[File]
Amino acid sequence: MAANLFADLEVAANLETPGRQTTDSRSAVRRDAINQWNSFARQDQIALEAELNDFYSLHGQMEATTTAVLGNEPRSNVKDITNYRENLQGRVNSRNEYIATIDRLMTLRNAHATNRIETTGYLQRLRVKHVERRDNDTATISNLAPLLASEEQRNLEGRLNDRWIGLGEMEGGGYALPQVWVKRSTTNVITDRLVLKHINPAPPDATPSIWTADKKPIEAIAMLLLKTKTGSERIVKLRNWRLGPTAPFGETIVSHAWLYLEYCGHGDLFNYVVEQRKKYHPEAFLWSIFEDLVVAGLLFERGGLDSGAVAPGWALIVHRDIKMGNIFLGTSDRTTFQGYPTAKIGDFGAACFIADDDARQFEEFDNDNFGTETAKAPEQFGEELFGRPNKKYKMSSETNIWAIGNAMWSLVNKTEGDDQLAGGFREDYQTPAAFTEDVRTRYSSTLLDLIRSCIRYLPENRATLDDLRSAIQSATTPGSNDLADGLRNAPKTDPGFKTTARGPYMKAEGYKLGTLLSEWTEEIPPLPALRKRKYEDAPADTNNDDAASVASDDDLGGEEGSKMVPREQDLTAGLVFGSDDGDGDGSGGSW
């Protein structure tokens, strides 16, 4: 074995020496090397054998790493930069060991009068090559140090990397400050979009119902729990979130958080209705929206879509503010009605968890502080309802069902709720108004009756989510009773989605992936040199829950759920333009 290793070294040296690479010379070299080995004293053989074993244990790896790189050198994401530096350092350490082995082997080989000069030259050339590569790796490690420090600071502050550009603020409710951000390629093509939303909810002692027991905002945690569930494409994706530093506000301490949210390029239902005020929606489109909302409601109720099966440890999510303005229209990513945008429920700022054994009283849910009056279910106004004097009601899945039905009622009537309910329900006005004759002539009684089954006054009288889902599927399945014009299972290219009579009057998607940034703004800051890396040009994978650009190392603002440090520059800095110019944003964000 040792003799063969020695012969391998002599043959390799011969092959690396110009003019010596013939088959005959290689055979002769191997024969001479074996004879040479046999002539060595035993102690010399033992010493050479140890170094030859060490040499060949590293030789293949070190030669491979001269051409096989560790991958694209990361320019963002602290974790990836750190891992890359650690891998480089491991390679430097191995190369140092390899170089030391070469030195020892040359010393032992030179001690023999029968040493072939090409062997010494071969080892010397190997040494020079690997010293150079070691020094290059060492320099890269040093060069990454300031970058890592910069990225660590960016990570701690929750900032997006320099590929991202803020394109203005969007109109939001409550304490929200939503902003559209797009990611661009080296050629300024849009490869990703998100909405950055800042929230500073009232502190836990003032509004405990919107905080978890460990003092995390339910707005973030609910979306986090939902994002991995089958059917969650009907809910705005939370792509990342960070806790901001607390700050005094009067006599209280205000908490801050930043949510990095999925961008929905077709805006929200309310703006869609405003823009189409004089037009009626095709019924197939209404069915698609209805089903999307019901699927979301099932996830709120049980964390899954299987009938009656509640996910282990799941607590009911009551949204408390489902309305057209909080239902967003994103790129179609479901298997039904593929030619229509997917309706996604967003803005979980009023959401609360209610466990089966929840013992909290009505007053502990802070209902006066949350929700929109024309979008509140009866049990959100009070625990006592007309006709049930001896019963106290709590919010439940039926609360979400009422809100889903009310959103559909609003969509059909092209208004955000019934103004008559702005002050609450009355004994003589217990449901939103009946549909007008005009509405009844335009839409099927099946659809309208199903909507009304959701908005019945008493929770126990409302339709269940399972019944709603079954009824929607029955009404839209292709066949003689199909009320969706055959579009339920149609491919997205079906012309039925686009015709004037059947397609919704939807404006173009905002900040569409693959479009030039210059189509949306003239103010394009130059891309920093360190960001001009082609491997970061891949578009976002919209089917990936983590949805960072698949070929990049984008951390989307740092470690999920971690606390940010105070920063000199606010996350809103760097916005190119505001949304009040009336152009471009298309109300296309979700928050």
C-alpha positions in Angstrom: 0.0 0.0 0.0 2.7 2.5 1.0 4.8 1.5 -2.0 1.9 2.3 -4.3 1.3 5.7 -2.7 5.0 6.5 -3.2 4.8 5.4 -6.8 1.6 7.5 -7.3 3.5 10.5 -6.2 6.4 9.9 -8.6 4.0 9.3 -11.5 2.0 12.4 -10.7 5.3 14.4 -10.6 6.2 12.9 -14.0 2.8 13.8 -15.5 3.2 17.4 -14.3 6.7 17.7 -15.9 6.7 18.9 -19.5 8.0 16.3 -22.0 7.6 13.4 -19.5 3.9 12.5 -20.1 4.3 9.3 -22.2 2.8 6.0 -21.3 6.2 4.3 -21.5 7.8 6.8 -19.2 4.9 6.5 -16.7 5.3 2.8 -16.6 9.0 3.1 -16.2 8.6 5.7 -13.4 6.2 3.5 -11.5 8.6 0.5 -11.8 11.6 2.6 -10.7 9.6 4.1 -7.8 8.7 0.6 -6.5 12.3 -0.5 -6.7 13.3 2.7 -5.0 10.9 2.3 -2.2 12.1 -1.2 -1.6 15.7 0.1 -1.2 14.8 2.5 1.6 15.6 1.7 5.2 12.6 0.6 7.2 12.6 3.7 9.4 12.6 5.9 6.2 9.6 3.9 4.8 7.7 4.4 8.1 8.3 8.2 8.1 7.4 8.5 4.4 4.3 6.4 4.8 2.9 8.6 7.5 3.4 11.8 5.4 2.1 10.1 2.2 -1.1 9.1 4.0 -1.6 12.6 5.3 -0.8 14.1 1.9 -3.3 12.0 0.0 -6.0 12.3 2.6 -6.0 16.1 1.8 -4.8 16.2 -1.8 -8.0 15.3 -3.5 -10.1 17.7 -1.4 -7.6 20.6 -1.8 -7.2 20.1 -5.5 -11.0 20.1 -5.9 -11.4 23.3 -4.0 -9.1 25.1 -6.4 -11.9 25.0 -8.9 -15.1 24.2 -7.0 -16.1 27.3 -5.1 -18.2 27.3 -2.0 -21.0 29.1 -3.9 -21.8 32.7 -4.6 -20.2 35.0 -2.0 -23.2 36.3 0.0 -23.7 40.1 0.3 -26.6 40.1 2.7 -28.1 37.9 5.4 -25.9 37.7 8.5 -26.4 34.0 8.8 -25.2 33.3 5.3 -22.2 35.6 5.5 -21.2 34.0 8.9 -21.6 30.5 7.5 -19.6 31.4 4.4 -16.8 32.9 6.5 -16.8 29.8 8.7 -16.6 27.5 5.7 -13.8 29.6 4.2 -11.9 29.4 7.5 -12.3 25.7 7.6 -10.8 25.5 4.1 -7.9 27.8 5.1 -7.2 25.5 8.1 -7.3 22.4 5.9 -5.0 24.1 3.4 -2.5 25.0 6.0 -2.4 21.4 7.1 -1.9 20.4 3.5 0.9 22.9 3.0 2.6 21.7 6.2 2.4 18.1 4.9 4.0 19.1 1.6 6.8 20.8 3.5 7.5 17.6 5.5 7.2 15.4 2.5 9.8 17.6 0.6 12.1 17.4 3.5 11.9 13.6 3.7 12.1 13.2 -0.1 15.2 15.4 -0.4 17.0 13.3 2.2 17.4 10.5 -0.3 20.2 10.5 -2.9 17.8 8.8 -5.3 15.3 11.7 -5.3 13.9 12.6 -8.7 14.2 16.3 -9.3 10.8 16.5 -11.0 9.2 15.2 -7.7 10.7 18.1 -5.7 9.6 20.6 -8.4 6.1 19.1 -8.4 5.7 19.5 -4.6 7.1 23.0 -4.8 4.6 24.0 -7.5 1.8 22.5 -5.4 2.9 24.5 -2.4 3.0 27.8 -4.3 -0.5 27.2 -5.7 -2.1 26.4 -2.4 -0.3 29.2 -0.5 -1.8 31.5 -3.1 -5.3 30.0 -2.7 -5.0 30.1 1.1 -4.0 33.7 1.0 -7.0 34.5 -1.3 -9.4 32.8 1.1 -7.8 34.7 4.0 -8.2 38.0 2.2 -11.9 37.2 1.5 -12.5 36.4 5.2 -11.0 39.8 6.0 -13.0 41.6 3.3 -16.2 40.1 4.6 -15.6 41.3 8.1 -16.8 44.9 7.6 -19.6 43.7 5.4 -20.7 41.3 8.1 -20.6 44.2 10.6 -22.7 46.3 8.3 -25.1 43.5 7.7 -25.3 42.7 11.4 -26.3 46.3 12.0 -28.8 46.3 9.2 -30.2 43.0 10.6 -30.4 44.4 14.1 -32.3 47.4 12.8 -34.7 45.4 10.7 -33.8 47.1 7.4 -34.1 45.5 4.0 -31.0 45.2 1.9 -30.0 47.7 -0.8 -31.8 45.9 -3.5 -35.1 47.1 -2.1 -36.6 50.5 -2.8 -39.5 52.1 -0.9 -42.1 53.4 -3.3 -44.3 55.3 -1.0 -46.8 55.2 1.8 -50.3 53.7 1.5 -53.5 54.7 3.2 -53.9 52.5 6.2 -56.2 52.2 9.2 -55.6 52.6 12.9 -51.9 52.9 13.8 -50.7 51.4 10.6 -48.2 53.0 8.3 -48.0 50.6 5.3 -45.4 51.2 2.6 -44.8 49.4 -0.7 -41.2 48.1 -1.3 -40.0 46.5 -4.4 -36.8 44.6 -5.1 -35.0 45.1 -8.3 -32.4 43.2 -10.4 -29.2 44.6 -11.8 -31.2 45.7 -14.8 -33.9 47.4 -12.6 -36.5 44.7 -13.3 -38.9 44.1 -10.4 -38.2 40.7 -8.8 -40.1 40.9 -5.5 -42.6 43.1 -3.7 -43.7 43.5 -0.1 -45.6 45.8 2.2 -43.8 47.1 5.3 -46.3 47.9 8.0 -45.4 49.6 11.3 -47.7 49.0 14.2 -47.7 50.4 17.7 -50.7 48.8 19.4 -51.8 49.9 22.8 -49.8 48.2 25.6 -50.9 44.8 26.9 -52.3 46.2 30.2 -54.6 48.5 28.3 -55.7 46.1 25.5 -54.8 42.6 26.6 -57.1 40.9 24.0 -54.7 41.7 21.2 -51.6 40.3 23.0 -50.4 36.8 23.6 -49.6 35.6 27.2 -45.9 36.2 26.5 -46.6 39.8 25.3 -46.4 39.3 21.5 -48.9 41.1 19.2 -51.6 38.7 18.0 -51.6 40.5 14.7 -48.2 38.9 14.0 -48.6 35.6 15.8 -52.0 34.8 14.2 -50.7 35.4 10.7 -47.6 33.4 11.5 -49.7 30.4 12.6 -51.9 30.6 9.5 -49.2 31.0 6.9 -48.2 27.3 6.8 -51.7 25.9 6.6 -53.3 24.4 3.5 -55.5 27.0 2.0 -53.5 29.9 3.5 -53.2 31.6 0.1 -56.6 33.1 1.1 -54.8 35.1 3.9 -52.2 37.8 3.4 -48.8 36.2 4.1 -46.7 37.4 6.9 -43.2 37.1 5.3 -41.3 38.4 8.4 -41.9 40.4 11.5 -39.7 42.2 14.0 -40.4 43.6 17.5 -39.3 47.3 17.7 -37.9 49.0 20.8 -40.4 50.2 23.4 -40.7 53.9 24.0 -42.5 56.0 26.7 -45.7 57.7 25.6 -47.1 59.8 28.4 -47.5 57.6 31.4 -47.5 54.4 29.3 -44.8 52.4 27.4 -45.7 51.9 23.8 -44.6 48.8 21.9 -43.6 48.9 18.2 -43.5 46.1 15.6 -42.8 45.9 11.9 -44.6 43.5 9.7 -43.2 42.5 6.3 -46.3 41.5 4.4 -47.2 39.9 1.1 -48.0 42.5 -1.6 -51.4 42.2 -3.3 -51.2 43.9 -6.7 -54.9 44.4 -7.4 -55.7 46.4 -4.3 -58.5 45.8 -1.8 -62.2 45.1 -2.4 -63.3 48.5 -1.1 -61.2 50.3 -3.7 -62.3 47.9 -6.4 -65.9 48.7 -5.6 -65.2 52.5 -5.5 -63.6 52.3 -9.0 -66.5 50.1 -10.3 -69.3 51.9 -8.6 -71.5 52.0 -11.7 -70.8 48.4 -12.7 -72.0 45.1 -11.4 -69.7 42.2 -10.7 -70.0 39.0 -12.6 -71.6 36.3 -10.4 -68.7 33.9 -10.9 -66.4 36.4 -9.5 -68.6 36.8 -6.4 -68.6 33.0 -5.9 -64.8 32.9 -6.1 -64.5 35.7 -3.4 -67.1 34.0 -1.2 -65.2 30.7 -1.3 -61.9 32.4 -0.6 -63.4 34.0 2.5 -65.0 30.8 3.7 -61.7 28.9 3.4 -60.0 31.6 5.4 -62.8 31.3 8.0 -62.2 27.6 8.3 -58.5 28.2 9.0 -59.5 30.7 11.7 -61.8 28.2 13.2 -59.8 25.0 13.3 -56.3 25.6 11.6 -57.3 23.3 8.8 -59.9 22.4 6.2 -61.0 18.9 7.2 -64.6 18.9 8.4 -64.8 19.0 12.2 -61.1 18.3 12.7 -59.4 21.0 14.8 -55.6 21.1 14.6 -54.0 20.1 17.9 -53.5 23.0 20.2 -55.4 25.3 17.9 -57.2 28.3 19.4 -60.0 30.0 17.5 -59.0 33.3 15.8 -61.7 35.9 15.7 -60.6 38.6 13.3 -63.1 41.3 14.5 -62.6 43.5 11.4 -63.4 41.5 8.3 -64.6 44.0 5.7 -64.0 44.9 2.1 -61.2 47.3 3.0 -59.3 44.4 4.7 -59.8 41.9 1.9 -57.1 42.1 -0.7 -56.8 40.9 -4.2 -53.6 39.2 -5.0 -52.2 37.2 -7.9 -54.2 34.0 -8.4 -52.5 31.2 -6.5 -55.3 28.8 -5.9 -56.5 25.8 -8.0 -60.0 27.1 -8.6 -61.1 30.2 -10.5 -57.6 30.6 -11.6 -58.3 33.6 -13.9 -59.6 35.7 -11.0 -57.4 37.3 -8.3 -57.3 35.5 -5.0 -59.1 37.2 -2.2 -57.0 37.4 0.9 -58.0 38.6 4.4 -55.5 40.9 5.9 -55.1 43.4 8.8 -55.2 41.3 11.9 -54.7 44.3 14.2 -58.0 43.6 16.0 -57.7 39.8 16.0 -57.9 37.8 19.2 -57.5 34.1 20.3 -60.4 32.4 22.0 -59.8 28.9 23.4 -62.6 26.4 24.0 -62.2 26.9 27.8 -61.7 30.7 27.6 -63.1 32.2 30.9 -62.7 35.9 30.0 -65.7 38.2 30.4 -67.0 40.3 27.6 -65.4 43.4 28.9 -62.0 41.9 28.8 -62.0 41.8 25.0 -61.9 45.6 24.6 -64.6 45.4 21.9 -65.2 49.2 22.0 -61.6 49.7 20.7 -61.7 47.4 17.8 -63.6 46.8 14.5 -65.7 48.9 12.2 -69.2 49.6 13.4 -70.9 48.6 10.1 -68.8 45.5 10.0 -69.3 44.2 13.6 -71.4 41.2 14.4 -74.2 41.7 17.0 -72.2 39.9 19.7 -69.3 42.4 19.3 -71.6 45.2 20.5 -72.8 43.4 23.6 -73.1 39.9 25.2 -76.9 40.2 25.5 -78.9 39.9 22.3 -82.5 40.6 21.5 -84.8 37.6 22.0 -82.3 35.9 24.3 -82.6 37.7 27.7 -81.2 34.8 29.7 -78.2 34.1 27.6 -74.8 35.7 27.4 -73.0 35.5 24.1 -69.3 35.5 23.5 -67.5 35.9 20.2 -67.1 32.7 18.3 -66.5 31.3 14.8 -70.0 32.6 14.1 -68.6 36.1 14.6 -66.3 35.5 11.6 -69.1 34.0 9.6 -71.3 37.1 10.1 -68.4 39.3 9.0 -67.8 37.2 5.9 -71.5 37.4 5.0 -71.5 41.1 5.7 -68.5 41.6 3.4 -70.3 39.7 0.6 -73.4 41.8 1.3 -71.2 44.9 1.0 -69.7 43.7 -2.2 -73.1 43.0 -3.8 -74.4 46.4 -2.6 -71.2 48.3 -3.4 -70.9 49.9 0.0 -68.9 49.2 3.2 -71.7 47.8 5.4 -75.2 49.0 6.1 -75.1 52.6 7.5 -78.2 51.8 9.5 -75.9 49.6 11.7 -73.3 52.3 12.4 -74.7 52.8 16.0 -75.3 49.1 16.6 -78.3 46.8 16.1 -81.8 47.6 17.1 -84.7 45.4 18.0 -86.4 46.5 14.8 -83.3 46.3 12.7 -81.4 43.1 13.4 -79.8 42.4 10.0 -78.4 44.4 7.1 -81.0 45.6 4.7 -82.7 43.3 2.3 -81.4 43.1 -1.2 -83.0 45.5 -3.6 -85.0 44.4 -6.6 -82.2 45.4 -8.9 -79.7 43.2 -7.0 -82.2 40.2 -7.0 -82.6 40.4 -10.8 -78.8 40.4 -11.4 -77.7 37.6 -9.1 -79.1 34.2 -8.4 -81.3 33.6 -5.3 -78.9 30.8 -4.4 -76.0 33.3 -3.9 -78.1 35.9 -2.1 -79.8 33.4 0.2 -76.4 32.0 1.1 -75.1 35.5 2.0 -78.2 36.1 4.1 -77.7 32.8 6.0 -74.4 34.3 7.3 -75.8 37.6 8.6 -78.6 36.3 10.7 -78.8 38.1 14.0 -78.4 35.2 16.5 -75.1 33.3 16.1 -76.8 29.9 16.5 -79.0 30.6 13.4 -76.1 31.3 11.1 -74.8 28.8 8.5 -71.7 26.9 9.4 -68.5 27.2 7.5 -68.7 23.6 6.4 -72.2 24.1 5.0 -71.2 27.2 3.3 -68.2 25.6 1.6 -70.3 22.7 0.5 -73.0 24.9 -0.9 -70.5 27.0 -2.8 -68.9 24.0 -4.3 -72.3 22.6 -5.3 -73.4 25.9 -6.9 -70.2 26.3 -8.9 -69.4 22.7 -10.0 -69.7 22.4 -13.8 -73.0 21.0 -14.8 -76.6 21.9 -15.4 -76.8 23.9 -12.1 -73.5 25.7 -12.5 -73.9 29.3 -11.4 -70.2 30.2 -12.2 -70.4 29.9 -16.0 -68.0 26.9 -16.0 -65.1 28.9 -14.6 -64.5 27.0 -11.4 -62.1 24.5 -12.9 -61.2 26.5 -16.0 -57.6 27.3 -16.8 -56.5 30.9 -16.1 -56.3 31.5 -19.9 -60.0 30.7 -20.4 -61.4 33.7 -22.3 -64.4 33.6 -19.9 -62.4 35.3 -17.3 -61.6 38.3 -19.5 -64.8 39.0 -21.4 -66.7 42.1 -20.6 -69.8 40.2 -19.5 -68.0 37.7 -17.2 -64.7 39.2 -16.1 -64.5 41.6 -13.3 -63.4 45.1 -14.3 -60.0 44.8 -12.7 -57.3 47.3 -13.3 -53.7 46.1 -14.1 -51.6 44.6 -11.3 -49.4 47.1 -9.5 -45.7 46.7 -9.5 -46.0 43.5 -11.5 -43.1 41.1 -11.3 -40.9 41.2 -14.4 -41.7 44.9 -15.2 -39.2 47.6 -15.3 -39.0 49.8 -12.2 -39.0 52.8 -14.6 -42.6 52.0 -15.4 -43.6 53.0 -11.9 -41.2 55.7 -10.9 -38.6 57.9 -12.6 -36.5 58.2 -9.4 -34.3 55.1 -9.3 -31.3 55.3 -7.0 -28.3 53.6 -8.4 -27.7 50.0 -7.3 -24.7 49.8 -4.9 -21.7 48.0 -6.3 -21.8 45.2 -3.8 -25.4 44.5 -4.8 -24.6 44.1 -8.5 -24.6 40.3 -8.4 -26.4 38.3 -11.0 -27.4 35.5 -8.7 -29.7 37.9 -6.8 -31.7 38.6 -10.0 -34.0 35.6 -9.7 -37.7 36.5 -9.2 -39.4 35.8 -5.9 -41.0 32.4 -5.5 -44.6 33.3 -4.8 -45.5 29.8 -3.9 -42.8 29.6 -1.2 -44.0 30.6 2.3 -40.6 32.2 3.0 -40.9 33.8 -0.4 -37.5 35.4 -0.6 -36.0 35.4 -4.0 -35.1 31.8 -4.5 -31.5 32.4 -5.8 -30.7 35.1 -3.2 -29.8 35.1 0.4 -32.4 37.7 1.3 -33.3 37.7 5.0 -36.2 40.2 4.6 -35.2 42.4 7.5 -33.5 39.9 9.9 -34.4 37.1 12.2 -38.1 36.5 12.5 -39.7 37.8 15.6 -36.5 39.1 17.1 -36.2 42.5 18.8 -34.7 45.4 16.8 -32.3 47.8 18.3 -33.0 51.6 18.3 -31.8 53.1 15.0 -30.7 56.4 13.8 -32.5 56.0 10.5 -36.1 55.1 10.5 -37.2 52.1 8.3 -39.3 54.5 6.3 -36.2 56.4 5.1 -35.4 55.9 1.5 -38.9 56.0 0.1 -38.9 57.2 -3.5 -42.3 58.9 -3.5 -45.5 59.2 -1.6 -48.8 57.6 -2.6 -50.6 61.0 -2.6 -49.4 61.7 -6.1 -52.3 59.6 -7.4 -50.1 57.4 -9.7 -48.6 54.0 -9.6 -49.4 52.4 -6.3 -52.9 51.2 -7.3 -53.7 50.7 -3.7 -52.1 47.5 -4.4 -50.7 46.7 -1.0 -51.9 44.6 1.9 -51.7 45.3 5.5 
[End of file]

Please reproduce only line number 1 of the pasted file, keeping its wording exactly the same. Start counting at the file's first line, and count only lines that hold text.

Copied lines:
Amino acid sequence: MAANLFADLEVAANLETPGRQTTDSRSAVRRDAINQWNSFARQDQIALEAELNDFYSLHGQMEATTTAVLGNEPRSNVKDITNYRENLQGRVNSRNEYIATIDRLMTLRNAHATNRIETTGYLQRLRVKHVERRDNDTATISNLAPLLASEEQRNLEGRLNDRWIGLGEMEGGGYALPQVWVKRSTTNVITDRLVLKHINPAPPDATPSIWTADKKPIEAIAMLLLKTKTGSERIVKLRNWRLGPTAPFGETIVSHAWLYLEYCGHGDLFNYVVEQRKKYHPEAFLWSIFEDLVVAGLLFERGGLDSGAVAPGWALIVHRDIKMGNIFLGTSDRTTFQGYPTAKIGDFGAACFIADDDARQFEEFDNDNFGTETAKAPEQFGEELFGRPNKKYKMSSETNIWAIGNAMWSLVNKTEGDDQLAGGFREDYQTPAAFTEDVRTRYSSTLLDLIRSCIRYLPENRATLDDLRSAIQSATTPGSNDLADGLRNAPKTDPGFKTTARGPYMKAEGYKLGTLLSEWTEEIPPLPALRKRKYEDAPADTNNDDAASVASDDDLGGEEGSKMVPREQDLTAGLVFGSDDGDGDGSGGSW